The present is not fugitive and transient, but continually present and enduring. The object is not duration, but cessation, suspension, a breaking off and cutting clear and hardening, absence of relation and of present being.

True beings are lived in the present, the life of objects is in the past.

— Martin Buber, I and Thou, Gregor Smith translation

Tempus Fugit
FLY envious Time, till thou run out thy race,
Call on the lazy leaden-stepping hours,
Whose speed is but the heavy Plummets pace;
And glut thy self with what thy womb devours,
Which is no more then what is false and vain,
And meerly mortal dross;
So little is our loss,
So little is thy gain.
For when as each thing bad thou hast entomb’d,
And last of all, thy greedy self consum’d,
Then long Eternity shall greet our bliss
With an individual kiss;
And Joy shall overtake us as a flood,
When every thing that is sincerely good
And perfectly divine,
With Truth, and Peace, and Love shall ever shine
About the supreme Throne
Of him, t’whose happy-making sight alone,
When once our heav’nly-guided soul shall clime,
Then all this Earthy grosnes quit,
Attir’d with Stars, we shall for ever sit,
Triumphing over Death, and Chance, and thee O Time.
— John Milton

The Meaning of Life

I don’t know that this is right, but it is my best guess, at this point in my investigations, both scientific and introspective.

Consciousness exists independent of space, time, and matter. Life is consciousness taking up residence inside a physical body.

Living cells have some resemblance to machines, but here’s one difference: human-designed machines are engineered for reliability, which means that quantum fluctuations are averaged over so many particles that the machine’s behavior is absolutely predictable. For example, silicon computers are miniaturized until they have a few thousand atoms in each transistor, which is as small as they can be without danger of quantum uncertainty causing unpredictable behavior.

Remarkably, the behavior of living cells is the opposite. They are “engineered” to be hypersensitive to quantum fluctuations, so that a single quantum event can be amplified to cause behavior changes in the cell as a whole. I don’t know that this is true, but there’s some evidence for it. Roger Penrose and Stuart Hameroff have argued that quantum events are important in microtubules that carry streams of charged particles in and out of cells. Most directly, Stuart Kauffman has studied the molecular structures of dozens of neurotransmitters, and he concludes that most exist in quantum superposition states, like a computer memory cell that is simultaneously 1 and 0. This is the behavior characteristic of qubits, which are the building blocks of quantum computers. This suggests that the human brain might be capable of a kind of information processing that no conventional computer (technically, a Turing Machine) can perform. But more important: it means that there is an opportunity for a conscious will to intervene behind the veil of quantum uncertainty, and still produce macroscopic effects through a living body.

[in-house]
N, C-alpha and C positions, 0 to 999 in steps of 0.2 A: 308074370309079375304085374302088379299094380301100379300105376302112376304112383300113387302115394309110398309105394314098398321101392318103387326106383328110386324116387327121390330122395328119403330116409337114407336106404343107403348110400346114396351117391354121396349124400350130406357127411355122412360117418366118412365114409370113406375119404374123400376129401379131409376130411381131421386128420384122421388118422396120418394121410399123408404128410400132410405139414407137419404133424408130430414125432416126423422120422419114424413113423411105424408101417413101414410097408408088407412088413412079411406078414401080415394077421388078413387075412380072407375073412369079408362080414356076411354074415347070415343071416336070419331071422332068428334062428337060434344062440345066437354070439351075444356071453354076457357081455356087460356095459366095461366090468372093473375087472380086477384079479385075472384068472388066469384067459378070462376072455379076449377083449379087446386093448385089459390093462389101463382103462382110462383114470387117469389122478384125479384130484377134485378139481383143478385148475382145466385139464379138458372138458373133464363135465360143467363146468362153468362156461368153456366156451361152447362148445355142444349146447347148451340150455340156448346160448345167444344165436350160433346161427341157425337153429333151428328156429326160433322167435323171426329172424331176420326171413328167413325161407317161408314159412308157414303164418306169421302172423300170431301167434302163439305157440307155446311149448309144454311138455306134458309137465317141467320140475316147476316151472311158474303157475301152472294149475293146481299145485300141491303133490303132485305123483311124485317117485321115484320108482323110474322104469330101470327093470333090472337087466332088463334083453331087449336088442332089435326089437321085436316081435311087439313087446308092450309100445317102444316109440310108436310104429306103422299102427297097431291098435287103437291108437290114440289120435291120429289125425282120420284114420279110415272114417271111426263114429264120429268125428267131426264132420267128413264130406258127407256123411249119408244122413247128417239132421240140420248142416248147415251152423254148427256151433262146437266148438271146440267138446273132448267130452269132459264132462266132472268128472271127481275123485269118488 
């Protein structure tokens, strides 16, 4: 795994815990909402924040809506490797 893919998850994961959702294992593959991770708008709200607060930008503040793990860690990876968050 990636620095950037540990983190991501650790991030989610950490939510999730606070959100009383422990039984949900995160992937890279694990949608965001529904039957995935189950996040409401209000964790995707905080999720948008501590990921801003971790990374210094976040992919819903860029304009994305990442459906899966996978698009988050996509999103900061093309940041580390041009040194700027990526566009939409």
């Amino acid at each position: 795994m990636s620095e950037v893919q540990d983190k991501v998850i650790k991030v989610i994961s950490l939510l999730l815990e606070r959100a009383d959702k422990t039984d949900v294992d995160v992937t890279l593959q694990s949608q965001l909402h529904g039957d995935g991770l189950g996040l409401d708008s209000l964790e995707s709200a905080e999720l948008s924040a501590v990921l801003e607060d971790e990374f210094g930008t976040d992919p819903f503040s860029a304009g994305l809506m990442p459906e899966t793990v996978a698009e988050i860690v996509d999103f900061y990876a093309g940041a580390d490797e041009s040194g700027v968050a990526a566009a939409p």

Illustration to Blair's "The Grave" (first edition 1813); tombstones in smoke and flames; in the foreground a partially draped nude man kneels, his arms raised in the air, seen from behind; a gowned female figure, representing his soul, flies downwards from the sky and embraces him; a proof before title.  1808 Etching

In conventional understanding, physical behavior of quantum-scale objects has an element of pure randomness built into it. If my hypothesis is correct, then what is called “quantum randomness” is not really random, but it is a realm where free will may find an open window into the material world. There is experimental evidence that human intention can modify processes that quantum mechanics calls “random”. Robert Jahn, Dean of Engineering at Princeton University, performed experiments demonstrating exactly this phenomenon over a period of 30 years in the Princeton PEAR lab. And more recently, Dean Radin has compiled evidence that human intention can modify quantum interference fringes.

I am encouraged by this model, rudimentary as it is, because it is both fully consistent with all we know of quantum physics, and also suggestive of ways that we might explore understanding a broad and compelling body of psi research that the mainstream of science has categorically dismissed. (And Yes, this is a proposed solution to the Problem of Free Will, in either a classical, deterministic mechanics or a quantum mechanics that includes pure randomness.)

— Josh Mitteldorf